Another example that confounds the traditional memoir narrative—and to my mind the most remarkable treatment in Lischer’s book—is the story of St. Thérèse of Lisieux, which Lischer locates along with those of Harriet Jacobs, Dorothy Day and Kathleen Norris under the rubric of “Pilgrimages” (a clever irony, as the convent Thérèse entered at 15 and left only at her death at 24 was less than a mile from her father’s home). Lischer points out that Thérèse’s primary accomplishment is a “heartfelt but artless autobiography” of a woman who “made no mark, achieved no advancement, and left no footprint in the world.” And yet now, 125 years after her death, she is one of the most venerated saints in France and worldwide, called by Pope Pius X “the greatest saint of modern times” and named a doctor of the church by Pope John Paul II. Indeed, Lischer notes, “[t]here are more statues of St. Thérèse in American churches than anyone save the Virgin Mary. How did this happen?”

The answer, of course, lies in that “artless autobiography,” The Story of a Soul, which has captured the hearts and the imaginations of millions since its publication in 1898, a year after St. Thérèse’s death (she was canonized 27 years later). Her account of her nine years in a convent where her own sister was the no-nonsense prioress remains a best-seller today. Written as she was suffering from the tuberculosis that would kill her, The Story of a Soul begins as simple childhood memoir (one heavily rewritten by her prioress sister) but progresses to a spiritual manual of sorts on how to experience divine love through the “Little Way”: simple daily acts of penance, obedience and humility. One important detail? It all takes place in the context of a community of 26 women living in close quarters, seeking holiness but also driving each other mad. (One of Thérèse’s early spiritual disciplines is to show kindness to a fellow nun whose teeth-clicking she finds infuriating.)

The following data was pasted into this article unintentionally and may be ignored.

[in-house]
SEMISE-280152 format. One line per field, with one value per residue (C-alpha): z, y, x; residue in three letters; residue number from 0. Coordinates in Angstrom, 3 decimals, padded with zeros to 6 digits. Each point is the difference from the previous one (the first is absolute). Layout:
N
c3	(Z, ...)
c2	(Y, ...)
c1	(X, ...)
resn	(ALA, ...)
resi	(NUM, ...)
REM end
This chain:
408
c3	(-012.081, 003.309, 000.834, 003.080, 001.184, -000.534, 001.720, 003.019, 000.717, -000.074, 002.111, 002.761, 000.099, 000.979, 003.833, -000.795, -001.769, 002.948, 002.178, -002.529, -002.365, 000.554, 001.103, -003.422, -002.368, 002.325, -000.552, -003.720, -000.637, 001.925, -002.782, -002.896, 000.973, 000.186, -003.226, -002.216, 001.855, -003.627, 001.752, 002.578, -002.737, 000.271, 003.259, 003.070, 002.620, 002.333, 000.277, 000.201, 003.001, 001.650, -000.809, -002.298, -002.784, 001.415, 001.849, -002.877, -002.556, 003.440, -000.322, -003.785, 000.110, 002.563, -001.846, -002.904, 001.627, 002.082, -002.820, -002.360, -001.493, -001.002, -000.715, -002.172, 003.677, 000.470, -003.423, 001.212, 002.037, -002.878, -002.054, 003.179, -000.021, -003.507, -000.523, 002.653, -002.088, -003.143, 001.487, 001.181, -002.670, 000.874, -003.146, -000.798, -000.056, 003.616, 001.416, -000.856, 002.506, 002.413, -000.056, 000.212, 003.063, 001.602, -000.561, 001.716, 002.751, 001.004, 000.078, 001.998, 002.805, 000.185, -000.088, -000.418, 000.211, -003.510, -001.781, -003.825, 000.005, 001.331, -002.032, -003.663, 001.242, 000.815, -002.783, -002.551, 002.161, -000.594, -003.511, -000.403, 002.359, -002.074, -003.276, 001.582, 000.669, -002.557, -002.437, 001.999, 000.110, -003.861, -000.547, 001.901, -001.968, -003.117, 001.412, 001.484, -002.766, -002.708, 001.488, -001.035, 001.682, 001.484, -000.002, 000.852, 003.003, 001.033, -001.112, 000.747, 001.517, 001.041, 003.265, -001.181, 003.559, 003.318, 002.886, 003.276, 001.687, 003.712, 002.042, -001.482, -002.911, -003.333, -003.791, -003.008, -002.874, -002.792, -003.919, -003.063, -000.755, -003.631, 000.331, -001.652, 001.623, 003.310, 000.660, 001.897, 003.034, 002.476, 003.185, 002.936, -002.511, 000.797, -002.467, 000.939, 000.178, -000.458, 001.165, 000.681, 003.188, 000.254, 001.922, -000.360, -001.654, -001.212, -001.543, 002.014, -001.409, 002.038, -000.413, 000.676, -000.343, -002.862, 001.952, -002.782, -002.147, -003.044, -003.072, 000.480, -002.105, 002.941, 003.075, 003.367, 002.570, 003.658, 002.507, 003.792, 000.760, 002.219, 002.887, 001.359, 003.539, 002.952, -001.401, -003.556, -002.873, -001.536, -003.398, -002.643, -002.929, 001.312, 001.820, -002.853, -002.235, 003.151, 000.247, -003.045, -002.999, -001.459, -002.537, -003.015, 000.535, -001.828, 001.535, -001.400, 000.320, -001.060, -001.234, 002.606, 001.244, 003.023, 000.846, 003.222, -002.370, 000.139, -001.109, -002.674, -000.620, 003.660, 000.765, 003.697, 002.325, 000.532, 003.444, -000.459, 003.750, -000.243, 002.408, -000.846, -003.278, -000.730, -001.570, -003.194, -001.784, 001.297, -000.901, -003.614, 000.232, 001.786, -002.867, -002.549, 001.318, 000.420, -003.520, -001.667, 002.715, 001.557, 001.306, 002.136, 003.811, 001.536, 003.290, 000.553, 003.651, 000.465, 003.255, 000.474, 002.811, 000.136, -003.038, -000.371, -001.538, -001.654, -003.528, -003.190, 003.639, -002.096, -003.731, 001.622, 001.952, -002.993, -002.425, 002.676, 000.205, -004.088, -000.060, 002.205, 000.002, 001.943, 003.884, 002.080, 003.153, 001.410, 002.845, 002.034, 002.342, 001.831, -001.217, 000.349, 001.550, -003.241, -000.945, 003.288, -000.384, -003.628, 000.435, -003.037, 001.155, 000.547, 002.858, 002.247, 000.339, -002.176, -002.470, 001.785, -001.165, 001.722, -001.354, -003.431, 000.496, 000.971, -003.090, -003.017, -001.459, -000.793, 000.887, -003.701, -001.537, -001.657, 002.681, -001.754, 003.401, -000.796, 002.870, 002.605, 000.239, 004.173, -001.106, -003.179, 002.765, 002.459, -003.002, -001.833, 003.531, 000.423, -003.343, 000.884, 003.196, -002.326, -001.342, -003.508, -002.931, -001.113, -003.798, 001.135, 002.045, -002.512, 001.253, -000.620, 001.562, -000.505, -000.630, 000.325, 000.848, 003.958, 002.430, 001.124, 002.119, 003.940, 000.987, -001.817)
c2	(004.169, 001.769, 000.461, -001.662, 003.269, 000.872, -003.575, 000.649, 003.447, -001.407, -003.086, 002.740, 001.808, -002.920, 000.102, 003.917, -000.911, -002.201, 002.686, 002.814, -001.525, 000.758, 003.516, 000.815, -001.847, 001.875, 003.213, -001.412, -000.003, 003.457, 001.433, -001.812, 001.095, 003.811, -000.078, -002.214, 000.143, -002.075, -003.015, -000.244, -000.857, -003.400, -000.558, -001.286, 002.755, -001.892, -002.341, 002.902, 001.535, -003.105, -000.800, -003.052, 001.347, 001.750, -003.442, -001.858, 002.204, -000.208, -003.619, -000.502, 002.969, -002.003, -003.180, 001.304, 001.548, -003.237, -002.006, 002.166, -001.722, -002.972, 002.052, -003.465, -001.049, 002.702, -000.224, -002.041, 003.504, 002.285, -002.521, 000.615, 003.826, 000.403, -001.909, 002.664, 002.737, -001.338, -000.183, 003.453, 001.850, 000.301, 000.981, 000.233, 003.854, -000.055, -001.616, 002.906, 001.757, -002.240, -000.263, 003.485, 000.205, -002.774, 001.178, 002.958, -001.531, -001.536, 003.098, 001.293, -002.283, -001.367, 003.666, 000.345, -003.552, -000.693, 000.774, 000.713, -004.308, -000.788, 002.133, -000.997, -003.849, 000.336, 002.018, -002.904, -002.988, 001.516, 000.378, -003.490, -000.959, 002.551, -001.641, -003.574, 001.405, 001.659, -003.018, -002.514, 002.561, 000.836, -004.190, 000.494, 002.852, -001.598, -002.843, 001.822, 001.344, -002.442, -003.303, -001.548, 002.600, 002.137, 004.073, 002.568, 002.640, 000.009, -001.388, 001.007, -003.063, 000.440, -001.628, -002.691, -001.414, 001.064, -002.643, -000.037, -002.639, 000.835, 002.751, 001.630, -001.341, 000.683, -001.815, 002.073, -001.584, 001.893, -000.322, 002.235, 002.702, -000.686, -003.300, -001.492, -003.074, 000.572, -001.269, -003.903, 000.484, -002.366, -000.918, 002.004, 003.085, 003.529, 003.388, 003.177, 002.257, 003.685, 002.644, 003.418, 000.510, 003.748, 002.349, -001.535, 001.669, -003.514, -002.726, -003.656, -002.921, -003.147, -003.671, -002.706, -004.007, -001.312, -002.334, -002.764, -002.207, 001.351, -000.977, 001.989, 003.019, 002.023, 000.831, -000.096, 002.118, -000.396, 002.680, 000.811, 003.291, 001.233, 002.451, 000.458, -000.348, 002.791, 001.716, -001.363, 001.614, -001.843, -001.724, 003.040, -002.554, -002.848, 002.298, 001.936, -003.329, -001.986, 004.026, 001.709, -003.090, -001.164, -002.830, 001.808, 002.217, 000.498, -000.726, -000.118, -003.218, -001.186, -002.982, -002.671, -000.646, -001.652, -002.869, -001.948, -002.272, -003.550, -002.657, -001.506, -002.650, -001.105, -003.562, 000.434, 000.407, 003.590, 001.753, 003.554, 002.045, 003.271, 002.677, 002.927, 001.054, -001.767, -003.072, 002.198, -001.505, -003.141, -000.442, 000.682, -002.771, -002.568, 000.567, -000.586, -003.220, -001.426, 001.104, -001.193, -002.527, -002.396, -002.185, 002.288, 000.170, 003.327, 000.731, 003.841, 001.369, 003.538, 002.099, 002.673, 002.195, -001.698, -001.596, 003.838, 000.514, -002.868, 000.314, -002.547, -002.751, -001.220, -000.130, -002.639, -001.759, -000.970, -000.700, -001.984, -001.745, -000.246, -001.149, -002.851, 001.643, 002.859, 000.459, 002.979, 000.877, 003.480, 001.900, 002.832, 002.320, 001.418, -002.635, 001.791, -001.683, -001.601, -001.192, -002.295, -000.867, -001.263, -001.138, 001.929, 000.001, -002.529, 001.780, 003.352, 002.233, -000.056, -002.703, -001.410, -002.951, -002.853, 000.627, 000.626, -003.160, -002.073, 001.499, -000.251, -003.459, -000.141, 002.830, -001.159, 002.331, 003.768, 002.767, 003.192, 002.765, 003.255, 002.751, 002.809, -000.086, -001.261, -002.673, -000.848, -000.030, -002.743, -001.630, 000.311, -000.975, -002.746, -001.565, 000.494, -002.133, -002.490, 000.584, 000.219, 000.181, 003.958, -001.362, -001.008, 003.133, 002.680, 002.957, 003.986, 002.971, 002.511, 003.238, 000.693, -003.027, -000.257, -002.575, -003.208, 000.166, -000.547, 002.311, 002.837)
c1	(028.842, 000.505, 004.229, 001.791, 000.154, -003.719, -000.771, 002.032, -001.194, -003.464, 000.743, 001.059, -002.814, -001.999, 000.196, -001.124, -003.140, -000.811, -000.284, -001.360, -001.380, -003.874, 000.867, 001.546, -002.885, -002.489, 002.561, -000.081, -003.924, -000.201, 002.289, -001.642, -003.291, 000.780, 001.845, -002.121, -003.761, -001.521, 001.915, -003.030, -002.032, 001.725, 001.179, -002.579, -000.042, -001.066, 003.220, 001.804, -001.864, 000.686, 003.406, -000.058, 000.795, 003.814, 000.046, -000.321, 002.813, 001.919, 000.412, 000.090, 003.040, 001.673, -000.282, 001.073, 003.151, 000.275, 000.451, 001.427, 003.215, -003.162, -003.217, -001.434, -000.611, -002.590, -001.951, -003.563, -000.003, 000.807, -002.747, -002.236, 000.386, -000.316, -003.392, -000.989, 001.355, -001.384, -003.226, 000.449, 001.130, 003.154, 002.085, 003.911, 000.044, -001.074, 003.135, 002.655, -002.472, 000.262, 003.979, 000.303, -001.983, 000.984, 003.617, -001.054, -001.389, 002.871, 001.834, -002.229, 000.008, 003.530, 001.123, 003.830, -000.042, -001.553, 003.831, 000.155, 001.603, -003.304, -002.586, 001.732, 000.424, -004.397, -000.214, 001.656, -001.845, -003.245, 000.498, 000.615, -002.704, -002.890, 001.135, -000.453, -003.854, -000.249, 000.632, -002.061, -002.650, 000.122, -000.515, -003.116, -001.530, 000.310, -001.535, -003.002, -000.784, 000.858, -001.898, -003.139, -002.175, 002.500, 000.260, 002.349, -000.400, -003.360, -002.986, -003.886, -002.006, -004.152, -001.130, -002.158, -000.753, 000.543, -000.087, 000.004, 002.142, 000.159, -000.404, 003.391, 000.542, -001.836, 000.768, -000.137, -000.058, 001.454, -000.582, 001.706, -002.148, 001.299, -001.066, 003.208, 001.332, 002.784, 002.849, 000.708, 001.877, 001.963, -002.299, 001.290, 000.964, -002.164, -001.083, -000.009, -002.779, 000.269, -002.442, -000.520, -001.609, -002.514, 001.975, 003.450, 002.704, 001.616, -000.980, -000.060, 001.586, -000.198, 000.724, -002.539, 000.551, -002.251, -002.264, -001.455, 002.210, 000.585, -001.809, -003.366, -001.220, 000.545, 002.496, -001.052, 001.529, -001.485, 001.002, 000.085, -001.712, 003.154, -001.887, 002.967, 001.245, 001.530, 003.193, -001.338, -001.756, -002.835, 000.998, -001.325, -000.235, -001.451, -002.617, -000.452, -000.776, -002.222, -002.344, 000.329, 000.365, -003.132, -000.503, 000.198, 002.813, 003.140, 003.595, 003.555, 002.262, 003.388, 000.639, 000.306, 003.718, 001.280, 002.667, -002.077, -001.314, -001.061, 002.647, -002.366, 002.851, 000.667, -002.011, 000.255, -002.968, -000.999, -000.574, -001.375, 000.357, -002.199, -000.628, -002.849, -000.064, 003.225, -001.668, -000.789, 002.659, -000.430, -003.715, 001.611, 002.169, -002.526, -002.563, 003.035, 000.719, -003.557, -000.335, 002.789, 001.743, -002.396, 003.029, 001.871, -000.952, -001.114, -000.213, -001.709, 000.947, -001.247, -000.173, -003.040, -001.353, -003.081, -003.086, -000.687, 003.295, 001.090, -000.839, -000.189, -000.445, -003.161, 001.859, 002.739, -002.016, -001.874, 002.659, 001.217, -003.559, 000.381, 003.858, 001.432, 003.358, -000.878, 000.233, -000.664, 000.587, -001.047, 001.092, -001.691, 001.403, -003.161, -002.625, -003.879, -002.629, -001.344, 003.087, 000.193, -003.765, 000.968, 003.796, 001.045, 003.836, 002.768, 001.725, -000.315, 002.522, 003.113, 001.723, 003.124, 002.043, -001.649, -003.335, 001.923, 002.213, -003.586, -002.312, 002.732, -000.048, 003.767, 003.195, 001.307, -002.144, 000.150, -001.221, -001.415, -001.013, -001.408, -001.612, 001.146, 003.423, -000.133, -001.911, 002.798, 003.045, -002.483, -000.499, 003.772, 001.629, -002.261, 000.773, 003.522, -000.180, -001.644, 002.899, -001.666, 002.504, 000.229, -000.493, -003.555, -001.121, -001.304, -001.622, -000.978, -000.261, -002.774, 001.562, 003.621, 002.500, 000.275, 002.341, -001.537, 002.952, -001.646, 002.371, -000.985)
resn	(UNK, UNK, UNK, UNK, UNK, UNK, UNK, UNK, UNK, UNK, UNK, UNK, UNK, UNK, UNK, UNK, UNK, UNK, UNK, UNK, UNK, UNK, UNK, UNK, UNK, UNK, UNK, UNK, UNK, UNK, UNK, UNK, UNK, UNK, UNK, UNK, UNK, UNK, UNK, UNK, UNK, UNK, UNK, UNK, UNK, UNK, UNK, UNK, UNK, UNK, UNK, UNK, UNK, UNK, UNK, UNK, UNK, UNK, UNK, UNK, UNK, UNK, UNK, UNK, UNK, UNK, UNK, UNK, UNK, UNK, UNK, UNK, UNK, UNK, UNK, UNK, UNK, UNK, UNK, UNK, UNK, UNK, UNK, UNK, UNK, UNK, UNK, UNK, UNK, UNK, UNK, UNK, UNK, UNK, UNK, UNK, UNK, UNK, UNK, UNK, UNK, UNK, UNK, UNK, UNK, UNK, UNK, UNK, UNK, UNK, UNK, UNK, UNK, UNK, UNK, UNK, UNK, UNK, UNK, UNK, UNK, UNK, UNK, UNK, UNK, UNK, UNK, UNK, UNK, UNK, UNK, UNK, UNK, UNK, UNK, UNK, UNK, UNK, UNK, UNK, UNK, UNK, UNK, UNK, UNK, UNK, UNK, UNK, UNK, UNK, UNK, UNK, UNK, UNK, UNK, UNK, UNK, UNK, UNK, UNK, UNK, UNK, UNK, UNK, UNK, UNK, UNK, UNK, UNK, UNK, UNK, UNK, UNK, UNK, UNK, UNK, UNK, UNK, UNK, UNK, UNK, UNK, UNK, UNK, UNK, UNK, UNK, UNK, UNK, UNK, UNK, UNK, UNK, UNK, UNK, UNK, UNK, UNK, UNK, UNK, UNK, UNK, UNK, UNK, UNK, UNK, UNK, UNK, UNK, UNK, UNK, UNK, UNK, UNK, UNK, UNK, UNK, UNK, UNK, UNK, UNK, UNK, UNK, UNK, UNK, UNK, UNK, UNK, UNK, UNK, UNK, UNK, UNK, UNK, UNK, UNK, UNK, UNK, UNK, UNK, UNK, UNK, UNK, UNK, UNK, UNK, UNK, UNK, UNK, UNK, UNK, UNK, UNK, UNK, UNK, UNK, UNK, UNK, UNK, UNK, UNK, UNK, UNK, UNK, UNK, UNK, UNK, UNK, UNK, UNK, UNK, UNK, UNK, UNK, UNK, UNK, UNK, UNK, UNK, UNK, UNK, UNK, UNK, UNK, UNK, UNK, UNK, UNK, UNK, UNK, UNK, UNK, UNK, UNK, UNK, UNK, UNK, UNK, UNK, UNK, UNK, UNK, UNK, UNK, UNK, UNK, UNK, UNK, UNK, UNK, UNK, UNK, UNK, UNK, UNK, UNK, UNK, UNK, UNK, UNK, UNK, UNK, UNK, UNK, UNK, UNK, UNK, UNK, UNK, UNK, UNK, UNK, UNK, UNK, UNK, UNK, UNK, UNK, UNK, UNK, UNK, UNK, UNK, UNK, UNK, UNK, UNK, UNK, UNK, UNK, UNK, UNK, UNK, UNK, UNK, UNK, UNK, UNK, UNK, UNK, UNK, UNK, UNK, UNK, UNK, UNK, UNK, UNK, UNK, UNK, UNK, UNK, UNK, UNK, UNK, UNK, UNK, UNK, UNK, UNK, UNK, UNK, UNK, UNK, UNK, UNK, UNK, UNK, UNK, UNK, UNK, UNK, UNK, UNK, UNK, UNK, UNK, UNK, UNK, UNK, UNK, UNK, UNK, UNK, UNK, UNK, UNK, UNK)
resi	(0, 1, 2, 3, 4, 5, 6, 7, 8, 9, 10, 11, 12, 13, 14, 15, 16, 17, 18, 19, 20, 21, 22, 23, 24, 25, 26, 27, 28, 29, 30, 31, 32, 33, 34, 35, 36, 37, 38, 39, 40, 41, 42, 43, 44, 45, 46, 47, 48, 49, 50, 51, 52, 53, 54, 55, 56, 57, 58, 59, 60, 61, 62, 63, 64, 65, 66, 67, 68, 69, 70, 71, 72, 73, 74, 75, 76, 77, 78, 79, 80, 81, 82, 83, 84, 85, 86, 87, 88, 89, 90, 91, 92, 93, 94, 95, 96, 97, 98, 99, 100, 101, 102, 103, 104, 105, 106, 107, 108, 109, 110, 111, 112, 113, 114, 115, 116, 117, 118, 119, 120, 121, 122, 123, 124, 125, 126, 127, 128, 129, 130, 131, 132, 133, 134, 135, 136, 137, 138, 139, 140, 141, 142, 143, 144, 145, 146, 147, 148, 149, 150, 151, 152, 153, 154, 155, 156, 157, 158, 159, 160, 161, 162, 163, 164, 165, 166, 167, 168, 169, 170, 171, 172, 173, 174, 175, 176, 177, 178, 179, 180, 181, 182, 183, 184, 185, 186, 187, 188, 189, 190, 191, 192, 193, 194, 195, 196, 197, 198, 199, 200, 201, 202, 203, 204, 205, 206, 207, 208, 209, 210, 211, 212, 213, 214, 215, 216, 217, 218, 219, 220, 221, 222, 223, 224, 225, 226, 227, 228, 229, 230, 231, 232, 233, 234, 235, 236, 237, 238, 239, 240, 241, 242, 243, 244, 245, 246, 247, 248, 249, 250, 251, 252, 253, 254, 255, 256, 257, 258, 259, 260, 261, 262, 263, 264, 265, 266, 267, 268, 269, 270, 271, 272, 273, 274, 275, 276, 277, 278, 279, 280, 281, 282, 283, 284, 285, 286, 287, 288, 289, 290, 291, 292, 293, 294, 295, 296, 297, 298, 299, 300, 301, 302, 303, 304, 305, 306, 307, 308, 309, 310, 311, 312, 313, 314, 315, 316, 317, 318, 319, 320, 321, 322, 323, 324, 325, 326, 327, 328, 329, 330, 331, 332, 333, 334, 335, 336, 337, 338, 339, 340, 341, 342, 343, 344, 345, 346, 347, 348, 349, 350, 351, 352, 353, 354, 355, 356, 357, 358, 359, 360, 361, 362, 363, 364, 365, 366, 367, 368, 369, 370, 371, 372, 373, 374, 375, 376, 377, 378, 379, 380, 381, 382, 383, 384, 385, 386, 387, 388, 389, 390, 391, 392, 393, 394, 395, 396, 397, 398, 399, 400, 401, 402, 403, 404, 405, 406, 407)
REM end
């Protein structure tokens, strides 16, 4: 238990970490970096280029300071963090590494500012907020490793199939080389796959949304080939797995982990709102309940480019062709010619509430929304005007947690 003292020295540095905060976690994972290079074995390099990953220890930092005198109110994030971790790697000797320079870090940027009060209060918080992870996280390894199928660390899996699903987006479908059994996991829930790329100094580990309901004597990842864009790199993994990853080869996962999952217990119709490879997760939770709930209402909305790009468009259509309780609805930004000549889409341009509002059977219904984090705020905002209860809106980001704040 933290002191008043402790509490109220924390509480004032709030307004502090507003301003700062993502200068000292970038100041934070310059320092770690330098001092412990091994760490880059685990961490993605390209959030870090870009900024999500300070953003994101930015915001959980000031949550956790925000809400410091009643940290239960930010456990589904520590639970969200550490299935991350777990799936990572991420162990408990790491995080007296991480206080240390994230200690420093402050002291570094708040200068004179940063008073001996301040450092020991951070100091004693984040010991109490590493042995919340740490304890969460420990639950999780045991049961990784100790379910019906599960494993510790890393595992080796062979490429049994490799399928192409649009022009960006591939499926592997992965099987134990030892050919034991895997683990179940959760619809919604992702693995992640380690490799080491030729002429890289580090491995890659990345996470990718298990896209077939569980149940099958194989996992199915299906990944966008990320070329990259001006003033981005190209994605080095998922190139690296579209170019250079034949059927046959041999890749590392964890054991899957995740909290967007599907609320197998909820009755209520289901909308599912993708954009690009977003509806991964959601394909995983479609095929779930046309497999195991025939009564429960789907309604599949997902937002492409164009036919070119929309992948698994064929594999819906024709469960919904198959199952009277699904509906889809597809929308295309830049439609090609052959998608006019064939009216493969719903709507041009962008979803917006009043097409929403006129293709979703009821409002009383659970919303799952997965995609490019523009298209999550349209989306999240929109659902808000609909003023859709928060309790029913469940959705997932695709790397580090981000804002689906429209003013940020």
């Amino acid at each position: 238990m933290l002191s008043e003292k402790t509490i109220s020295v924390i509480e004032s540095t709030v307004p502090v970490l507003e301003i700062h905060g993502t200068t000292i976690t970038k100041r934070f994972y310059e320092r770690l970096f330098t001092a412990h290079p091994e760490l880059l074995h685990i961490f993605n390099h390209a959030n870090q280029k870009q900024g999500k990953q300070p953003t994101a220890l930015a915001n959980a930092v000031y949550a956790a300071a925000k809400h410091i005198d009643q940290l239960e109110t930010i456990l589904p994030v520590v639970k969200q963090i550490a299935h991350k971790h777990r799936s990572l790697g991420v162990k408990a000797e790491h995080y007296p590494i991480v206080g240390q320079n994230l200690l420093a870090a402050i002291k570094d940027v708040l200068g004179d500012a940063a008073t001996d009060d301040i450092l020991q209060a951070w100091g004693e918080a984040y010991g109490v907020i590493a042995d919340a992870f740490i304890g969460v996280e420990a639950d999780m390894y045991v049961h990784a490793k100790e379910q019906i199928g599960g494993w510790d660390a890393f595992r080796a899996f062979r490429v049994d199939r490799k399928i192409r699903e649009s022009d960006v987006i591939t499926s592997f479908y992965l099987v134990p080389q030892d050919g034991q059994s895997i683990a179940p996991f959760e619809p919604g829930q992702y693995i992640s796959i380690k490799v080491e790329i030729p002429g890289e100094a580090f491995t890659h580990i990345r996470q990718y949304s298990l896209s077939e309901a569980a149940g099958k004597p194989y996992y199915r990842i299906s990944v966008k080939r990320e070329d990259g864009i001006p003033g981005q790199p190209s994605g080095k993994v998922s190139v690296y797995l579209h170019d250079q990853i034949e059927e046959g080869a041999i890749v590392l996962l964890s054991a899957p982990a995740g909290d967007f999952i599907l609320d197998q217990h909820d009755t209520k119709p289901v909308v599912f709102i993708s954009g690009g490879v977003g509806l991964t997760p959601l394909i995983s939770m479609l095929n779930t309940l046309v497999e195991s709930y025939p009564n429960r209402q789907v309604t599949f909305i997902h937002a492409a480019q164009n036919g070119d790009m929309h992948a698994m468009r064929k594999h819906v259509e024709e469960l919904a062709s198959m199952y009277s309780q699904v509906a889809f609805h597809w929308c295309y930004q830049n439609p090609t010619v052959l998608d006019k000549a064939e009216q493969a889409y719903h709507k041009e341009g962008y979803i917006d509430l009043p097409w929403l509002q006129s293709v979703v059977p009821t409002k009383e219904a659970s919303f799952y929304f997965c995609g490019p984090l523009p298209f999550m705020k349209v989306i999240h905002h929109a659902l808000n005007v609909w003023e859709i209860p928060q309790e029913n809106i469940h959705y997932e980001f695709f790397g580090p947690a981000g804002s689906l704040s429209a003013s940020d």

“She is the most intimate and imitable of all the spiritual memorists,” Lischer writes, in part because there is no pretense to her story. “By narrating the smallest and least complicated moments in her own life, Thérèse opens a door onto everyday holiness and invites the least of us to enter.”

And perhaps it is in that invitation—come through this door into everyday holiness—that the true genius and enduring popularity of spiritual memoir can be found.